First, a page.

We’re not crazy about the fact that some of the most riveting shore excursions cost extra, considering the pricey fare, but the memory-making may warrant a splurge. Overall, we recommend browsing through Quark’s day-to-day itineraries and weighing the price against the once-in-a-lifetime experience. If you’re on a tight budget, consider booking a last-minute Quark cruise, which could save you thousands.

Where do Quark’s cruises depart from?

If you live in the US, the closest Quark departure port is in Canada. But these cruises are more about the destination than a quick, convenient getaway. Here’s where its trips kick off:

Amsterdam, Athens, Bali Denpasar, Barbados, Barcelona, Copenhagen, Dover, Dubai, Dubrovnik, Fort Lauderdale, Guam, Ho Chi Minh City, Hong Kong, Keelung, Lima, Lisbon, London, Los Angeles, Mahe Island, Miami, Mumbai, New Orleans, New York City, Palma De Mallorca, Papeete, Puerta Caldera, Quebec, Rome, San Diego, San Juan, Singapore, Stockholm, Sydney, Tokyo, Venice, Yokohama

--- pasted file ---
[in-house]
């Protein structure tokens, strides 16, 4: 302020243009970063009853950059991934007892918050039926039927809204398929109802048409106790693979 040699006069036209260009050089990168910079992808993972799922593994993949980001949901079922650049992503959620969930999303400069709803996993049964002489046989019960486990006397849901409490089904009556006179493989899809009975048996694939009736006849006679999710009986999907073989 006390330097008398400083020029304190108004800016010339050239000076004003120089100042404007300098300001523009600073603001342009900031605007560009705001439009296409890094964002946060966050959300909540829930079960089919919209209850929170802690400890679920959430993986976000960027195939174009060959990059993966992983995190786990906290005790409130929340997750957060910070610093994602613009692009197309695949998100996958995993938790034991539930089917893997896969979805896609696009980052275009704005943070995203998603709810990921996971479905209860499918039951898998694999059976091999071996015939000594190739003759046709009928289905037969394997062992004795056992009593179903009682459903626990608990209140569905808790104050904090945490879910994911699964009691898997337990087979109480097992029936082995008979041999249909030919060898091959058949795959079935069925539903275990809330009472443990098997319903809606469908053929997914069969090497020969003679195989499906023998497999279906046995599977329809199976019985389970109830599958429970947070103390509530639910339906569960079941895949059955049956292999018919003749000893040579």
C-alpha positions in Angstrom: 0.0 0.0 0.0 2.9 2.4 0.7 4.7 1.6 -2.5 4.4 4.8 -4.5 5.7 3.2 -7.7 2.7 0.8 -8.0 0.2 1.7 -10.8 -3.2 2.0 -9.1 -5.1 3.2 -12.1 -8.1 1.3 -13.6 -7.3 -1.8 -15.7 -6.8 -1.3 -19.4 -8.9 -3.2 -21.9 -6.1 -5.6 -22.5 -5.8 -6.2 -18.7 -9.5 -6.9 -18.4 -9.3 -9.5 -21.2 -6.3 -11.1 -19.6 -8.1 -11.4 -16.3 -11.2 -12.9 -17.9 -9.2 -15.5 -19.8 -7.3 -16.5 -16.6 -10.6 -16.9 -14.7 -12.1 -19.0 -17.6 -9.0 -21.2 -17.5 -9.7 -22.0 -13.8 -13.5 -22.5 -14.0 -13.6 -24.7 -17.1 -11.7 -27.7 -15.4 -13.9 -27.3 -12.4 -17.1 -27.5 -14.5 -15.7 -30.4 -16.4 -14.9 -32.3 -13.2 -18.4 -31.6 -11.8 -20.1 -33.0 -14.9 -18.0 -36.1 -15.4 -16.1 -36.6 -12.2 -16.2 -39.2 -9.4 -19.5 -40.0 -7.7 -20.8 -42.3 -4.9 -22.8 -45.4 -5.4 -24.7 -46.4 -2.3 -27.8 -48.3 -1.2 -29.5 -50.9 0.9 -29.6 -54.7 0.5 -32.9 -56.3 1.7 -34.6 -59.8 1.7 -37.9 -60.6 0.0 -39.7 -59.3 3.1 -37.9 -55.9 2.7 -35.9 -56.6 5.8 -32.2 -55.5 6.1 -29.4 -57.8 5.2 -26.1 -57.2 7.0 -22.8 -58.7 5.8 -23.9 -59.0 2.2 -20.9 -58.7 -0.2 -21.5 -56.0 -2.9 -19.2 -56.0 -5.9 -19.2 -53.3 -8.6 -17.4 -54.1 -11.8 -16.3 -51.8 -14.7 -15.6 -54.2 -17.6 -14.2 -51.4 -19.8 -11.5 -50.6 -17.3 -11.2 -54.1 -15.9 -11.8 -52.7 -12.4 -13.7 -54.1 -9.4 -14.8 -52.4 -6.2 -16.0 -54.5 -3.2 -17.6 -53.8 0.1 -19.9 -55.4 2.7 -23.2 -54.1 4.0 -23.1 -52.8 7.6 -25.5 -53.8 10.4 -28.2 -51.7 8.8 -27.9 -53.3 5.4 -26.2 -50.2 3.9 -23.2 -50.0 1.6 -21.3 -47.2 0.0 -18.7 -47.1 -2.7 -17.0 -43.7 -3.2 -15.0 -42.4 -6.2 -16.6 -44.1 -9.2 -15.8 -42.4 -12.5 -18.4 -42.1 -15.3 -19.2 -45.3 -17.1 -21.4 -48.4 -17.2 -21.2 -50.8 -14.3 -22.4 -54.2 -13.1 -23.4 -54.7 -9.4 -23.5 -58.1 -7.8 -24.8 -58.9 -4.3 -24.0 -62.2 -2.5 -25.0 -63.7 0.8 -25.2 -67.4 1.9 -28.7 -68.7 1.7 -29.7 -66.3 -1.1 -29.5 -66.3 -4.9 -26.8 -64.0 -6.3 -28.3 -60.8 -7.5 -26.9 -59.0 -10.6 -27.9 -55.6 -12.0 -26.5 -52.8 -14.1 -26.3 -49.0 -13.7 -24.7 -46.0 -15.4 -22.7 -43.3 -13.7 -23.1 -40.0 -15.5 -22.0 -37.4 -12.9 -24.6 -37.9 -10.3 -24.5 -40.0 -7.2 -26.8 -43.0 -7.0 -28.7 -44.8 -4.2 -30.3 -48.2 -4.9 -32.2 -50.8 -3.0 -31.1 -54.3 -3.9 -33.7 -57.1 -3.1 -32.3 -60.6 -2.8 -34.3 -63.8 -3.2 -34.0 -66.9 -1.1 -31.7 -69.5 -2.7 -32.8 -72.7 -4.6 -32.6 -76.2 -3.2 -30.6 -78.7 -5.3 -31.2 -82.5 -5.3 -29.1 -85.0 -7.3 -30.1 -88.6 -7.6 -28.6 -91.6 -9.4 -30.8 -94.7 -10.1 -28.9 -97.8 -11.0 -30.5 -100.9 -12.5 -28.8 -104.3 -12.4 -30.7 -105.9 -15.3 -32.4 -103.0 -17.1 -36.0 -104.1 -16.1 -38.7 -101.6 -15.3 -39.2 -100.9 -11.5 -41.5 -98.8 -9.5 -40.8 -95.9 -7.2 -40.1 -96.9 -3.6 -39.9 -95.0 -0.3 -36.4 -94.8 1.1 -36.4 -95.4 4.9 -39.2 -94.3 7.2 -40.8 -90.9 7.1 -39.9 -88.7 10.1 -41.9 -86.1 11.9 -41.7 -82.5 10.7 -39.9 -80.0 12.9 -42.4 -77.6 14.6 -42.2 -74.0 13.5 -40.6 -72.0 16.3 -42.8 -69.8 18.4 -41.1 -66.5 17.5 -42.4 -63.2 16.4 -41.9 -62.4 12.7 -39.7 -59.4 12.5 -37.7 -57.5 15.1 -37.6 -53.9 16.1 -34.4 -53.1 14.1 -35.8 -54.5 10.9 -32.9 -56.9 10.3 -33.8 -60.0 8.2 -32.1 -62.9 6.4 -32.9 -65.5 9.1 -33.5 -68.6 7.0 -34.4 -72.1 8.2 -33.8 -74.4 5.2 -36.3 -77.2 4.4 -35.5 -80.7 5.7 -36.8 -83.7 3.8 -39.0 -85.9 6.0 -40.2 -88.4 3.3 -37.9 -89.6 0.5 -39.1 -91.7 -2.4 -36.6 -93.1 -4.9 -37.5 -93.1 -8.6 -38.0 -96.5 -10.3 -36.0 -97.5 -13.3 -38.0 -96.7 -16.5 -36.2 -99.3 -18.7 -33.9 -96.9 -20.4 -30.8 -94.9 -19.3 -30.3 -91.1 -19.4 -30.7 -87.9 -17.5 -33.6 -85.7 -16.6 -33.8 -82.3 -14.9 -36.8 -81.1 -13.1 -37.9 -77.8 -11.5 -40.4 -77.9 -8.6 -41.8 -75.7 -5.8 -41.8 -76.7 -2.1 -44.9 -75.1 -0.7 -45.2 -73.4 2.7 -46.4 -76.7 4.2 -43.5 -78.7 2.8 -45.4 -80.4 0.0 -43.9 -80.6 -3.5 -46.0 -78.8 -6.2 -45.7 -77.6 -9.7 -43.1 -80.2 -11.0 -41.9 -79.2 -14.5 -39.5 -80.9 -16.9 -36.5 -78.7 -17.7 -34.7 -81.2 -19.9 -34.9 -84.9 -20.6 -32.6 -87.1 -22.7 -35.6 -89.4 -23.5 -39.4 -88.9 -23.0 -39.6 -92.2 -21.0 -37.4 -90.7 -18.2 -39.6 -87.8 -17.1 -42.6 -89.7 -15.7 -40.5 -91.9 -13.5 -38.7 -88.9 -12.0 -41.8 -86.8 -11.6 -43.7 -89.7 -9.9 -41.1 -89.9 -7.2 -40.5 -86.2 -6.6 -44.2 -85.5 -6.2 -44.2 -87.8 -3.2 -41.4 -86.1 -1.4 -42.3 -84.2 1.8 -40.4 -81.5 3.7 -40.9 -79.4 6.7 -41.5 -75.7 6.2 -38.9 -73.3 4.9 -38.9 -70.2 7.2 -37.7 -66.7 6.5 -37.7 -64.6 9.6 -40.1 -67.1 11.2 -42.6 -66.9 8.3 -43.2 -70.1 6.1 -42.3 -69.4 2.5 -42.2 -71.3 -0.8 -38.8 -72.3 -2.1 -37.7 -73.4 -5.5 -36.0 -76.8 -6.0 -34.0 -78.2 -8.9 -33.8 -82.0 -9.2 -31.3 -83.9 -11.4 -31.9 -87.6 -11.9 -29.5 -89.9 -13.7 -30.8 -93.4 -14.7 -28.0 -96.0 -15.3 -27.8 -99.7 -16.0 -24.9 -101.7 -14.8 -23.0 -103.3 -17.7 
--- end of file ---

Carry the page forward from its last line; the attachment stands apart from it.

Quark cruise destinations

Quark Expeditions sails to the bottom of the world to Antarctica, and to the top to the Arctic. Here’s where you can go:

  • Antarctica
    • Antarctic Peninsula
    • The Falkland Islands and South Georgia Islands
  • Arctic
    • Greenland
    • Spitsbergen
    • Russia
    • The High Arctic
    • The North Pole

Most of its itineraries are themed, whether you’re following in the footsteps of literal trailblazers or searching for polar bears. The education and onboard extracurricular will be targeted accordingly.

What should I pack for a Quark Expeditions cruise?

You’ll get a detailed pamphlet about what to pack for your exact itinerary, but in general here’s what to pack for its arctic voyages:

  • Waterproof snow pants
  • At least two pairs of thick gloves
  • Hat and scarf, preferably wool
  • Thick, warm wool socks to be worn over thin silk or polypropylene socks
  • Clothes for layering, including wool or fleece sweaters
  • Lightweight base layers
  • Waterproof or water resistant backpack
  • Nonslip, close-toed shoes for walking around the deck
  • Swimsuit